Mapping land use – can machine learning help??
Why do we need to monitor land use changes??
Monitoring land use changes are important to identify new buildings coming up, crop lands converting to plantations, water bodies getting dumped with land fills etc. Manually monitoring these changes is cumbersome and costly. We are trying to use machine learning and satellite data and check whether these changes can be identified. This blog is about our effort and some preliminary results.
Who are the potential users??
- Businesses in the Real estate space
- Farmer producer organizations (FPOs)
- Citizens who own land parcels in remote locations
- Organizations working on water bodies
- Forest departments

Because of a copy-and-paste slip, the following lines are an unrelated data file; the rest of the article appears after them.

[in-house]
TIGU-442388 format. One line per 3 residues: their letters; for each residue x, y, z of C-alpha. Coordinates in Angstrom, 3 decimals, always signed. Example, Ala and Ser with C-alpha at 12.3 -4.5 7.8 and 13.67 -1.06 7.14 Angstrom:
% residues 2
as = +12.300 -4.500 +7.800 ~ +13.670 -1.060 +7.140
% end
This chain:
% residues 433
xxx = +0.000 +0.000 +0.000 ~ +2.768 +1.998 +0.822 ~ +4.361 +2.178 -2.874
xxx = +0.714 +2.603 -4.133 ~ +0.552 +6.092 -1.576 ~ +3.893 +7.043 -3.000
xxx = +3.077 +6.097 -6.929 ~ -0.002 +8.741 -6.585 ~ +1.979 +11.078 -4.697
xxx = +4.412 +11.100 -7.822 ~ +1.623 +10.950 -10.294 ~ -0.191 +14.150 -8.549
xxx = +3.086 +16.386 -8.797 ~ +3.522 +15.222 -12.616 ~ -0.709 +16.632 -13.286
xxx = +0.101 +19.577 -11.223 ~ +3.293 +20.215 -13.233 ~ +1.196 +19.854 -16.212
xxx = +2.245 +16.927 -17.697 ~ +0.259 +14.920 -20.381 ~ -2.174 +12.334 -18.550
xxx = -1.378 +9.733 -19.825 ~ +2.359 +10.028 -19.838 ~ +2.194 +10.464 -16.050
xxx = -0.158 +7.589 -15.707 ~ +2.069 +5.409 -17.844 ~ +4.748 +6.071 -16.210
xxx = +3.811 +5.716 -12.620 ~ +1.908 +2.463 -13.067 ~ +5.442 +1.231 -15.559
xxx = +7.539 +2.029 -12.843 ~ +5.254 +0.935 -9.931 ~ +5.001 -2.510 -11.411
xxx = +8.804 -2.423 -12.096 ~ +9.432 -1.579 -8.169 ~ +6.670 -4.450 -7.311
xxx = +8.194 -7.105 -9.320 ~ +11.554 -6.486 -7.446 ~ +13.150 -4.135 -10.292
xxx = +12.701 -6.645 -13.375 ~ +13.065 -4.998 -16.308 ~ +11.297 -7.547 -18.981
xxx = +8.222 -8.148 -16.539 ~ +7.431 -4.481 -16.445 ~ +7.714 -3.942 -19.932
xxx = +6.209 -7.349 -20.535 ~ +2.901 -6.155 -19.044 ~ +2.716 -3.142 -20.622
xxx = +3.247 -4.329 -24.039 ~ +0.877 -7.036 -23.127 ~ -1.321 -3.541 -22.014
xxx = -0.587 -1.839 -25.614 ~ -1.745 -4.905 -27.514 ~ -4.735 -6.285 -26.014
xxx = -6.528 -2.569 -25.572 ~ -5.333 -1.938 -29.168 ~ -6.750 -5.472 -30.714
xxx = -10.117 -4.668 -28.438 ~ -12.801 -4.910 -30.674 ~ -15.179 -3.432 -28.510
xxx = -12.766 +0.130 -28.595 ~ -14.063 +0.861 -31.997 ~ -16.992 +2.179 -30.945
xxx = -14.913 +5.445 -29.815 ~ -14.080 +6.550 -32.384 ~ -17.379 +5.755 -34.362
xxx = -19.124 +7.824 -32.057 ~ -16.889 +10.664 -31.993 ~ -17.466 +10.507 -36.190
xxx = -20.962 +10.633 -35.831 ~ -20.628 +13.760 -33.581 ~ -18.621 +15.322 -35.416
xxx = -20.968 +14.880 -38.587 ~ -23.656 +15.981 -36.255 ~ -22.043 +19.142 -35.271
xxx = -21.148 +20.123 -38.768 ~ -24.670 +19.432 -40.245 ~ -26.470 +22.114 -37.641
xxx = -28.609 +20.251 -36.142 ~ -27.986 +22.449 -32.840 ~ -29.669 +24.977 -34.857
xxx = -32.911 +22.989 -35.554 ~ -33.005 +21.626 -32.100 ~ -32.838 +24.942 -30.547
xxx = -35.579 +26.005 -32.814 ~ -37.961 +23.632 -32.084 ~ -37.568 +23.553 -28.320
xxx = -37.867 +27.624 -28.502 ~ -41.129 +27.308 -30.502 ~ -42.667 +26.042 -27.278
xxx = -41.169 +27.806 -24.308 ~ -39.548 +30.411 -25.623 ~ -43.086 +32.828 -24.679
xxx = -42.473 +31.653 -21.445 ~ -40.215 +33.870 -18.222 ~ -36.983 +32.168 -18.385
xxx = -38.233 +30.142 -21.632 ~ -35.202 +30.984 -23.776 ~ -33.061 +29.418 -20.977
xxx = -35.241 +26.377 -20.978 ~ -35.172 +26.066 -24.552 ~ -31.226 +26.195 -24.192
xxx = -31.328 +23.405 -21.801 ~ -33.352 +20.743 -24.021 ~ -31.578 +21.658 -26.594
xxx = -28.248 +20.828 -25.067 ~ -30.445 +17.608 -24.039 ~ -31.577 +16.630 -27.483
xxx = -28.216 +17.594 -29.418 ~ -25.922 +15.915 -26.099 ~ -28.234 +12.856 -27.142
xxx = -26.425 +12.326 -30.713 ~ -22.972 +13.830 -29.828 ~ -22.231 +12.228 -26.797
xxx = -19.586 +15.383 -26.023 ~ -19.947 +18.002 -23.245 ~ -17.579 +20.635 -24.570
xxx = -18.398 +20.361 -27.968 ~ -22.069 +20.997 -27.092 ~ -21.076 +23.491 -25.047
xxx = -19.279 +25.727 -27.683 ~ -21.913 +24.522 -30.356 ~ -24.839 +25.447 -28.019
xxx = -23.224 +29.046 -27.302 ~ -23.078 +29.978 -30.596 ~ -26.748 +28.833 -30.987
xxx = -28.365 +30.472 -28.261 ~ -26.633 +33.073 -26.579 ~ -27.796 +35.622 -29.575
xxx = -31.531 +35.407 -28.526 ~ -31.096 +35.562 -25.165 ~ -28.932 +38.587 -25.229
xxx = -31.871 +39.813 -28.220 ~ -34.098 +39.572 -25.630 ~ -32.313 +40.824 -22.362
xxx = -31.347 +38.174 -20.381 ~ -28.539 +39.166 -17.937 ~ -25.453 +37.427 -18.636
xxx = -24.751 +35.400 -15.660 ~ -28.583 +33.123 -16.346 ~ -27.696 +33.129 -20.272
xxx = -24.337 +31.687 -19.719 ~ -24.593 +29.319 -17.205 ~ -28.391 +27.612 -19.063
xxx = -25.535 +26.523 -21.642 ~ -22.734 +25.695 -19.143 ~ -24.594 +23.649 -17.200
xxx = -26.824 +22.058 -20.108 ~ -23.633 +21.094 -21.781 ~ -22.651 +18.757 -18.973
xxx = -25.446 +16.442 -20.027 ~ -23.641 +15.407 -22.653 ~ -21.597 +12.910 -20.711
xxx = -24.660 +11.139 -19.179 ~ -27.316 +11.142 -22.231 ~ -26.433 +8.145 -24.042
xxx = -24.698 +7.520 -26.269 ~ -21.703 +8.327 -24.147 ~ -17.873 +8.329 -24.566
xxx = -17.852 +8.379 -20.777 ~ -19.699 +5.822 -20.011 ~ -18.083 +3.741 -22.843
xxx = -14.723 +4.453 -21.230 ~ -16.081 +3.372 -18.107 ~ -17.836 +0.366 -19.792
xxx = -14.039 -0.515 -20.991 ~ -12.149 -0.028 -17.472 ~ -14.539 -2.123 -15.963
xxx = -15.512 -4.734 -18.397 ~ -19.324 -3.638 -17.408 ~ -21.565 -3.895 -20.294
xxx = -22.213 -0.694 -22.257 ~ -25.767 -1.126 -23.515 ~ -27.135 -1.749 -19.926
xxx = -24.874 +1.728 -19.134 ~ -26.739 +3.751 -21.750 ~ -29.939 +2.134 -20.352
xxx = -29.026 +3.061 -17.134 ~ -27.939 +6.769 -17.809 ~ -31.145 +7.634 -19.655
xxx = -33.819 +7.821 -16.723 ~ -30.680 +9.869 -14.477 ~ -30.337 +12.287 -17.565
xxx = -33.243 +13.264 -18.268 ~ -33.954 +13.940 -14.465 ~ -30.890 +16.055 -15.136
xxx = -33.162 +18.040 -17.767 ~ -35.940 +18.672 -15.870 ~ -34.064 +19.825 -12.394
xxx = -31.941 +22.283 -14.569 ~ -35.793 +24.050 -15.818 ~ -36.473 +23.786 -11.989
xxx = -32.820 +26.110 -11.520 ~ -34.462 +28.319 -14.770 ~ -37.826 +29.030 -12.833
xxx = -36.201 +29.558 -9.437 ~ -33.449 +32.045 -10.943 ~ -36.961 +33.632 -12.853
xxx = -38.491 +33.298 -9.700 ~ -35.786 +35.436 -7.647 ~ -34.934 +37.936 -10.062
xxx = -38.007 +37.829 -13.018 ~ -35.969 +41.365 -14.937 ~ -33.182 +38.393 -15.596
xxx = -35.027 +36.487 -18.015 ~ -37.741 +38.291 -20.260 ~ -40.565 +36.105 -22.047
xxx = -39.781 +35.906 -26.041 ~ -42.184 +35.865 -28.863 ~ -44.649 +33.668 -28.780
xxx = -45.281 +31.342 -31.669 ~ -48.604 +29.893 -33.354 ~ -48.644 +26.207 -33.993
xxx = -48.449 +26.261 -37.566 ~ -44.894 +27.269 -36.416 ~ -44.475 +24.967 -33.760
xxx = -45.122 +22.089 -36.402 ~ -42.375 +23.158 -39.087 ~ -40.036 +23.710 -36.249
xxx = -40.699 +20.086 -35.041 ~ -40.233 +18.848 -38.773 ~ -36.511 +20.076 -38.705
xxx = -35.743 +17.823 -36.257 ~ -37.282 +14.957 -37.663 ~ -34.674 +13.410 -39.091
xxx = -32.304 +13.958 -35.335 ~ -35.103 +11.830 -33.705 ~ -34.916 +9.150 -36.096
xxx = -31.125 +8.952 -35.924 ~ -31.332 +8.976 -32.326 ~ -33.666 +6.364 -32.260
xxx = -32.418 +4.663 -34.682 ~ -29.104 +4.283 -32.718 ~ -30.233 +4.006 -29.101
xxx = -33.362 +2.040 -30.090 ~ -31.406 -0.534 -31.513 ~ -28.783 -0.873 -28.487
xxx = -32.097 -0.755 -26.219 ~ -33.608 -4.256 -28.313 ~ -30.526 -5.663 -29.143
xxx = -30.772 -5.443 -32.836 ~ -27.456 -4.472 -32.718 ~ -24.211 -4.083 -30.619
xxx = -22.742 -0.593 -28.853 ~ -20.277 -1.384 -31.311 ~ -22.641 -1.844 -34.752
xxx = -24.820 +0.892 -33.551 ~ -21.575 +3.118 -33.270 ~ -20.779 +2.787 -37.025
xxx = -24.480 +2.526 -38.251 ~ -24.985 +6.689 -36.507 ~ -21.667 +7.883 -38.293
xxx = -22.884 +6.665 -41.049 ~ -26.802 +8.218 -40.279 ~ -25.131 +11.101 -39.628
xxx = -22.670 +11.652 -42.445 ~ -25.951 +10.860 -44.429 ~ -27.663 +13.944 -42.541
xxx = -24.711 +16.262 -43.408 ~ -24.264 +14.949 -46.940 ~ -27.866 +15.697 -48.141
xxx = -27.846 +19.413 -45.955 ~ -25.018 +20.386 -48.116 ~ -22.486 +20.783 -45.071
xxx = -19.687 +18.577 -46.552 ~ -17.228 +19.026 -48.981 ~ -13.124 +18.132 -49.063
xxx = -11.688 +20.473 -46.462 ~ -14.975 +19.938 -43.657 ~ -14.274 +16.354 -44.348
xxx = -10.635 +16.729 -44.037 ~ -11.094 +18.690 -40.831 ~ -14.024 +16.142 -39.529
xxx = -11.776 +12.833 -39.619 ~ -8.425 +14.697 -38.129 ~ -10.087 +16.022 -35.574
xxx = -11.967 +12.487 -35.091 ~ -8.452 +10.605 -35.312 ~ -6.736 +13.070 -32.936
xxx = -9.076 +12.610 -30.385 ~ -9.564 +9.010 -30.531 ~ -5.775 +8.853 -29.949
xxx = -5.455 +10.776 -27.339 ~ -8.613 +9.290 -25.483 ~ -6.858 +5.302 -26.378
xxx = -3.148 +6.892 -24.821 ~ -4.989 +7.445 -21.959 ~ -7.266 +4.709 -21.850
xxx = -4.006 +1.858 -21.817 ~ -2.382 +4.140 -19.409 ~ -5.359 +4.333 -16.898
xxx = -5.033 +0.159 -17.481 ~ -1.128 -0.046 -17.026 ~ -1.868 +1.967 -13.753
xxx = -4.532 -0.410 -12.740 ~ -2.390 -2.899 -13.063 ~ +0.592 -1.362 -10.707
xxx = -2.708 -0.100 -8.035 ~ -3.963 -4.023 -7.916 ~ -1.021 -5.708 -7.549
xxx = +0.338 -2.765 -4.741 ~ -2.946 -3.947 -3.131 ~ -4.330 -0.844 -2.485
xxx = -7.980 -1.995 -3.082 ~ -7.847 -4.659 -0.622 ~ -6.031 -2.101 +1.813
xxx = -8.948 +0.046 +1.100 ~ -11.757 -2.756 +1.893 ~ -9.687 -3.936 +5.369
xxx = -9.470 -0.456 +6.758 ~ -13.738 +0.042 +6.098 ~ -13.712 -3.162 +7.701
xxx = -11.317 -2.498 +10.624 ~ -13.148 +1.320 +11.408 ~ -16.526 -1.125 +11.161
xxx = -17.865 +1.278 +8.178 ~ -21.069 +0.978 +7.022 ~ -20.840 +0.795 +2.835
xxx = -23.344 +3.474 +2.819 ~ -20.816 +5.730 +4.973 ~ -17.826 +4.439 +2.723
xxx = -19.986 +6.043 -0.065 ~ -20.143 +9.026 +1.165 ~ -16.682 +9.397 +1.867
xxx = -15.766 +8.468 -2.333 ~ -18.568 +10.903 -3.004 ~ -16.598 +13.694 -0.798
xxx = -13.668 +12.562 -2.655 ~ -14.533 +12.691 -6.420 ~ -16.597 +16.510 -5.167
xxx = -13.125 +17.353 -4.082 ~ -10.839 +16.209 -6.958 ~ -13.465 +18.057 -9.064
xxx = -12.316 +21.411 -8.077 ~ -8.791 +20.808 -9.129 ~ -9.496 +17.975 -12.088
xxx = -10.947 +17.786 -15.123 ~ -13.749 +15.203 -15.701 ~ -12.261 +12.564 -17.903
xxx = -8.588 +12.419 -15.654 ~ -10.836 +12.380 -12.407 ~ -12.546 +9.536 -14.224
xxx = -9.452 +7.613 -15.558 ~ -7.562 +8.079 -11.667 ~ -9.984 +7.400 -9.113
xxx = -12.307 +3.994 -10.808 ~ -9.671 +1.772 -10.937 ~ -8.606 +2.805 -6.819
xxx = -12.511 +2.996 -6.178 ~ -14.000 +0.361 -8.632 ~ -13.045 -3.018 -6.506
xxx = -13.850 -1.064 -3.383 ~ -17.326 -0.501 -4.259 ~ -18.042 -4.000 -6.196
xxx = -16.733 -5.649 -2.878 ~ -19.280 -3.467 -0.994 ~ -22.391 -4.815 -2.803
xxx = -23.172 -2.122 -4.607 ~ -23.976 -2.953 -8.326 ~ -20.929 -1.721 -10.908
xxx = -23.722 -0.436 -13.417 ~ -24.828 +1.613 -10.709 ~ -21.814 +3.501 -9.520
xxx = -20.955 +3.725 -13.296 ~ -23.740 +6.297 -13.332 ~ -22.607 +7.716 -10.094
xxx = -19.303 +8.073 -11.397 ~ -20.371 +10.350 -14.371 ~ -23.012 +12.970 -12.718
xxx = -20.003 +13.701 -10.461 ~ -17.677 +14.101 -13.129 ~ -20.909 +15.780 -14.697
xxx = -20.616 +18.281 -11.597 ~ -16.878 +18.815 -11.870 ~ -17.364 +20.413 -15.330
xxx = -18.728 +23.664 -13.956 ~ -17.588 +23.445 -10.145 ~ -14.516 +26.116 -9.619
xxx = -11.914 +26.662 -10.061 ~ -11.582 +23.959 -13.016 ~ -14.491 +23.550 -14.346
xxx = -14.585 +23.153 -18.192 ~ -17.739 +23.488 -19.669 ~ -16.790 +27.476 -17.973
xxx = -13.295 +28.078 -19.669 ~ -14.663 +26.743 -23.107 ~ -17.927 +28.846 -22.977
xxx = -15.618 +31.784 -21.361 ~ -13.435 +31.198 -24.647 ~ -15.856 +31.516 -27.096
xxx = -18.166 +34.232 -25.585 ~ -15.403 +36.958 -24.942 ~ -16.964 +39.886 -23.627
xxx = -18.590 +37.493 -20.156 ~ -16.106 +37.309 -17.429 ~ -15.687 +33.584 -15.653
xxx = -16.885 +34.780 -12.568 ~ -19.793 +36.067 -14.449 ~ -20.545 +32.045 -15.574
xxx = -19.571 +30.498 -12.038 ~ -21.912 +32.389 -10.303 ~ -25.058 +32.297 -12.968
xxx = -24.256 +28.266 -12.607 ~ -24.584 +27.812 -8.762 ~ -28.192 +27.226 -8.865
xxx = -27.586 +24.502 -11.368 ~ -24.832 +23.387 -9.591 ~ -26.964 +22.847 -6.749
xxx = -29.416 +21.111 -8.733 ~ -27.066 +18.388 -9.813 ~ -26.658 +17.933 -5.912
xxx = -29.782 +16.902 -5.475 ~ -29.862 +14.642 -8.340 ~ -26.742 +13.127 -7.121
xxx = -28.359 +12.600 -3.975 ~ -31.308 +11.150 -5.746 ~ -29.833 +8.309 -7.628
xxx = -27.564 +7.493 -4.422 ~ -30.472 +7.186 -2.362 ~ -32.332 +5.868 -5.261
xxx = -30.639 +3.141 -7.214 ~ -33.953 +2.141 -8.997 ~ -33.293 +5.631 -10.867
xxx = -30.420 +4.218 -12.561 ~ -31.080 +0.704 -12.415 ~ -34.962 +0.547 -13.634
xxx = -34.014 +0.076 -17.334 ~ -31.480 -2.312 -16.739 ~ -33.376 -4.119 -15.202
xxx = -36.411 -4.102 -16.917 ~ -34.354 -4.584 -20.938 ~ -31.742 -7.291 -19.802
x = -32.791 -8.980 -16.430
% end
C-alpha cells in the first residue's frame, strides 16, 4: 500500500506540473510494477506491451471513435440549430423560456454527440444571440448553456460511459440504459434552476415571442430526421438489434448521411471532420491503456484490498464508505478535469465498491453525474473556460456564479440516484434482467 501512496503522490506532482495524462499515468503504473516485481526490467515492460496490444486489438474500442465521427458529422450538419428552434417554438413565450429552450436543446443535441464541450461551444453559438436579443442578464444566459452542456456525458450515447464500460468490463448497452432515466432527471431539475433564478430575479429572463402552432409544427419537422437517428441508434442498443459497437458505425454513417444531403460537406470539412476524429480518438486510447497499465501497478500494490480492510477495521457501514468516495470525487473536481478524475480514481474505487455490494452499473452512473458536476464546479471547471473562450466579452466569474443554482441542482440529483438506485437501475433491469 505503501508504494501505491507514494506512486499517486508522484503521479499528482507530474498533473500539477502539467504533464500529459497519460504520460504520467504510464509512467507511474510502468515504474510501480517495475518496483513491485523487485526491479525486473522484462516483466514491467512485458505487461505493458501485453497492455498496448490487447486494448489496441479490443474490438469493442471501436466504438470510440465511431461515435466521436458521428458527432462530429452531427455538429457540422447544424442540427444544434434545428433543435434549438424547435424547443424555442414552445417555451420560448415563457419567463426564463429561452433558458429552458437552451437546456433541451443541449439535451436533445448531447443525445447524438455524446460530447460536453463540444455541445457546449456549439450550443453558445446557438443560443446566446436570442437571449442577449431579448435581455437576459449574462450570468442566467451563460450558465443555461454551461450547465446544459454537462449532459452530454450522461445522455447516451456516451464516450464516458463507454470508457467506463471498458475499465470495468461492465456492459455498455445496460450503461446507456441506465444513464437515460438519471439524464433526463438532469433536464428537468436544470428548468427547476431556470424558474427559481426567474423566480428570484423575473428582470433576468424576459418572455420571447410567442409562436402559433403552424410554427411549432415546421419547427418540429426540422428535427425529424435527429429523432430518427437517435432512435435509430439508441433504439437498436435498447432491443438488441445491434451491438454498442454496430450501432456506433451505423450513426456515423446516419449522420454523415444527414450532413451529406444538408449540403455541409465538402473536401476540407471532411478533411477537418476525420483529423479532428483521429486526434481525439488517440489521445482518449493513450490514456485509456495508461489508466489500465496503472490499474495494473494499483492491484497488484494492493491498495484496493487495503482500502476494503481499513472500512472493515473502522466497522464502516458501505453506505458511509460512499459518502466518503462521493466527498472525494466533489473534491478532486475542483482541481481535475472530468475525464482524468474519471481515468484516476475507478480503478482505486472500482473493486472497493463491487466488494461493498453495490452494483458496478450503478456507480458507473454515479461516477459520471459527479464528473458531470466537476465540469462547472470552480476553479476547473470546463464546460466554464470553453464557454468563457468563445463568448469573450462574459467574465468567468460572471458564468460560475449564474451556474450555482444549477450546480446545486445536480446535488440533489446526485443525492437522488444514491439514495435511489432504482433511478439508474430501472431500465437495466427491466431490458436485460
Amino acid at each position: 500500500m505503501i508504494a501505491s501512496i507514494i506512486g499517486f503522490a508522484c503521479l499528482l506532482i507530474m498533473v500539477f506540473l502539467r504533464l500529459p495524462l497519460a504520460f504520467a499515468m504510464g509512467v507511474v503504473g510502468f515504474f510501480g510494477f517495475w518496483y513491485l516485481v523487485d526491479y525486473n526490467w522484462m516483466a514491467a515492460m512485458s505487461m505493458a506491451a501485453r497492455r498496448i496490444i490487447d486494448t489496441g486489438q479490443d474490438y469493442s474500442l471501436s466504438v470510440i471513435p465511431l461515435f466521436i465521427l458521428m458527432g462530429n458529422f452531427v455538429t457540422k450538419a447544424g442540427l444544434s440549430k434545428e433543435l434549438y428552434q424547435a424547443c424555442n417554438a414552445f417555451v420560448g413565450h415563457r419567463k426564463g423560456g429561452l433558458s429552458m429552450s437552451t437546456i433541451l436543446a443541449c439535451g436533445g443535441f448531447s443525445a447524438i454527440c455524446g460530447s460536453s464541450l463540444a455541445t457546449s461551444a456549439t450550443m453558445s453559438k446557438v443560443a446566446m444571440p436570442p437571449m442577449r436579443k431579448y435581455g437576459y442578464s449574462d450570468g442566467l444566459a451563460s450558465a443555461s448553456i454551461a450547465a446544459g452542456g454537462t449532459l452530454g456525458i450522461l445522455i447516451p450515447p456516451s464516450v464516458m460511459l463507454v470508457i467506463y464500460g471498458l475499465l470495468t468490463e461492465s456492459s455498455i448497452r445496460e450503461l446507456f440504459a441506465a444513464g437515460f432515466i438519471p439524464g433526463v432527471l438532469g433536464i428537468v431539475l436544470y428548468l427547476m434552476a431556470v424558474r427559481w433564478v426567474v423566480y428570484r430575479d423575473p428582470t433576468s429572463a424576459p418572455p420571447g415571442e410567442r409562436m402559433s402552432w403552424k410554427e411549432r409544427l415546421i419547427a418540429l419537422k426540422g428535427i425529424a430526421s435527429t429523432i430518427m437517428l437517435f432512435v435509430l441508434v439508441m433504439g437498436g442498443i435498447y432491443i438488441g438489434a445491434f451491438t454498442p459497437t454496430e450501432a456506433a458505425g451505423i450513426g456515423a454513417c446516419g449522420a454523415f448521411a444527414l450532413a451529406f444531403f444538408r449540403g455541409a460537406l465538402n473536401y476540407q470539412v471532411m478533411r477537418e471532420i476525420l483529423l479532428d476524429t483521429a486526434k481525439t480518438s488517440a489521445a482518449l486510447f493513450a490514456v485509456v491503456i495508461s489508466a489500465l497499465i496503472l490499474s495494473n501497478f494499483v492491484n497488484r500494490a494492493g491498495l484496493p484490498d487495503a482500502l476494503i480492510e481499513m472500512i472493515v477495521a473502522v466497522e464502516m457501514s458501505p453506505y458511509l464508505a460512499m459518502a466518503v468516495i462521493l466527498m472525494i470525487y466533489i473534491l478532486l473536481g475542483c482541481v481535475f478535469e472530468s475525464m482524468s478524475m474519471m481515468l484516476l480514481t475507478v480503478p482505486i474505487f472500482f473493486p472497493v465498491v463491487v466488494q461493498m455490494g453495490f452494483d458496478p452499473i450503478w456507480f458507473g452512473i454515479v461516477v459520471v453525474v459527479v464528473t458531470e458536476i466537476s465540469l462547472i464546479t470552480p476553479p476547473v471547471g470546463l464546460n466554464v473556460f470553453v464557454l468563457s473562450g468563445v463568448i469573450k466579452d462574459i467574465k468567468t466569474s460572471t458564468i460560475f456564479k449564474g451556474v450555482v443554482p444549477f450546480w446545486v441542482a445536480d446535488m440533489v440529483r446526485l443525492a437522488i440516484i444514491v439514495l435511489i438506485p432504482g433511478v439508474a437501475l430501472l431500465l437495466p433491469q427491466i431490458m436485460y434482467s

Where do we get data for all this?
NASA and ESA have launched satellites which help us to try out our algorithms. For works like this we use ESA’s Sentinel 2 satellite which is the best high resolution satellite data available in open domain.
We created True color composites (TCC) for visual correlation. TCC is created by stacking blue,green and red images of Sentinel 2 satellite. As shown here the individual images are monochromatic and a combination gives us a color image.These images help in visually identifying the changes.
In this case study we were looking at vegetation loss in an urban area. So we used a combination of vegetation indices over a period of time to detect the change. Our algorithm takes satellite images, removes cloud cover and then compares them over time. In the first step it identifies places where there is a permanent loss of vegetation by using unsupervised classification and thresholds.
Our algorithm takes images every time its available in the data repository. Sentinel 2 satellite gives data of a place every five days. In this case we have monitored changes every month or two. Once algorithm detects a change a predefined workflow triggers the end user for subsequent action.